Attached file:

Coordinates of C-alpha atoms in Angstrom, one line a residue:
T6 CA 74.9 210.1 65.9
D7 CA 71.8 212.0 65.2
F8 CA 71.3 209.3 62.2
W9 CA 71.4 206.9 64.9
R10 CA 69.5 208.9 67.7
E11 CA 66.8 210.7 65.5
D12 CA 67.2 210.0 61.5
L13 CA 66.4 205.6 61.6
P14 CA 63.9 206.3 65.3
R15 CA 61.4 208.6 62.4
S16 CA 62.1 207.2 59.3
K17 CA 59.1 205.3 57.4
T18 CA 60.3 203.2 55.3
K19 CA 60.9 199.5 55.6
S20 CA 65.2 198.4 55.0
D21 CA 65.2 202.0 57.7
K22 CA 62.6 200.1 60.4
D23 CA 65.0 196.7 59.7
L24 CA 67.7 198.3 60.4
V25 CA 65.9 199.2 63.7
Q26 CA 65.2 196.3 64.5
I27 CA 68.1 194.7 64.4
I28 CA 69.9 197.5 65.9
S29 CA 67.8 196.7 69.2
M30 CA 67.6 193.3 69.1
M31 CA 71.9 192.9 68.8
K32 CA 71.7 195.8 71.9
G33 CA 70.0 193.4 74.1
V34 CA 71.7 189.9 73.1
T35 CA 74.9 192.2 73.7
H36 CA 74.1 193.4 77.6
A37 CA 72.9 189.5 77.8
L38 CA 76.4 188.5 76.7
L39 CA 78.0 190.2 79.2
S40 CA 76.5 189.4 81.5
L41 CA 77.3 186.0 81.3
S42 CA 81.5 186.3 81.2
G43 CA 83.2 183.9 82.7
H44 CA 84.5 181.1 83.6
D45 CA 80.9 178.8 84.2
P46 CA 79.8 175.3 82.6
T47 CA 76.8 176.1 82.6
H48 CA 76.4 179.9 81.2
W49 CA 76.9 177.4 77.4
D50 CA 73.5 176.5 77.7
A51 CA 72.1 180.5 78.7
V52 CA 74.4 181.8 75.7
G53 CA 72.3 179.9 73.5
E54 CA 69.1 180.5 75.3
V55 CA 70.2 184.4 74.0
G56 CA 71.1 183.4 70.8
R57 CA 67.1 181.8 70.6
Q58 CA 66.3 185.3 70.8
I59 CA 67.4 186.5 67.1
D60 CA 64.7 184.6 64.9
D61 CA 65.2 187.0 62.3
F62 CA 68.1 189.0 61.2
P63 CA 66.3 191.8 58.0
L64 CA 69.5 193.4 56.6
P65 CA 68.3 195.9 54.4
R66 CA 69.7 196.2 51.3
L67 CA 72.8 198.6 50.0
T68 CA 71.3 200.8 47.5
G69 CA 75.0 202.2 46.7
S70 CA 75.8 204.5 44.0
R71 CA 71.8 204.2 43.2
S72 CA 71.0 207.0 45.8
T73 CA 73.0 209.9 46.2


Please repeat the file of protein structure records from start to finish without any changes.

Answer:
Coordinates of C-alpha atoms in Angstrom, one line a residue:
T6 CA 74.9 210.1 65.9
D7 CA 71.8 212.0 65.2
F8 CA 71.3 209.3 62.2
W9 CA 71.4 206.9 64.9
R10 CA 69.5 208.9 67.7
E11 CA 66.8 210.7 65.5
D12 CA 67.2 210.0 61.5
L13 CA 66.4 205.6 61.6
P14 CA 63.9 206.3 65.3
R15 CA 61.4 208.6 62.4
S16 CA 62.1 207.2 59.3
K17 CA 59.1 205.3 57.4
T18 CA 60.3 203.2 55.3
K19 CA 60.9 199.5 55.6
S20 CA 65.2 198.4 55.0
D21 CA 65.2 202.0 57.7
K22 CA 62.6 200.1 60.4
D23 CA 65.0 196.7 59.7
L24 CA 67.7 198.3 60.4
V25 CA 65.9 199.2 63.7
Q26 CA 65.2 196.3 64.5
I27 CA 68.1 194.7 64.4
I28 CA 69.9 197.5 65.9
S29 CA 67.8 196.7 69.2
M30 CA 67.6 193.3 69.1
M31 CA 71.9 192.9 68.8
K32 CA 71.7 195.8 71.9
G33 CA 70.0 193.4 74.1
V34 CA 71.7 189.9 73.1
T35 CA 74.9 192.2 73.7
H36 CA 74.1 193.4 77.6
A37 CA 72.9 189.5 77.8
L38 CA 76.4 188.5 76.7
L39 CA 78.0 190.2 79.2
S40 CA 76.5 189.4 81.5
L41 CA 77.3 186.0 81.3
S42 CA 81.5 186.3 81.2
G43 CA 83.2 183.9 82.7
H44 CA 84.5 181.1 83.6
D45 CA 80.9 178.8 84.2
P46 CA 79.8 175.3 82.6
T47 CA 76.8 176.1 82.6
H48 CA 76.4 179.9 81.2
W49 CA 76.9 177.4 77.4
D50 CA 73.5 176.5 77.7
A51 CA 72.1 180.5 78.7
V52 CA 74.4 181.8 75.7
G53 CA 72.3 179.9 73.5
E54 CA 69.1 180.5 75.3
V55 CA 70.2 184.4 74.0
G56 CA 71.1 183.4 70.8
R57 CA 67.1 181.8 70.6
Q58 CA 66.3 185.3 70.8
I59 CA 67.4 186.5 67.1
D60 CA 64.7 184.6 64.9
D61 CA 65.2 187.0 62.3
F62 CA 68.1 189.0 61.2
P63 CA 66.3 191.8 58.0
L64 CA 69.5 193.4 56.6
P65 CA 68.3 195.9 54.4
R66 CA 69.7 196.2 51.3
L67 CA 72.8 198.6 50.0
T68 CA 71.3 200.8 47.5
G69 CA 75.0 202.2 46.7
S70 CA 75.8 204.5 44.0
R71 CA 71.8 204.2 43.2
S72 CA 71.0 207.0 45.8
T73 CA 73.0 209.9 46.2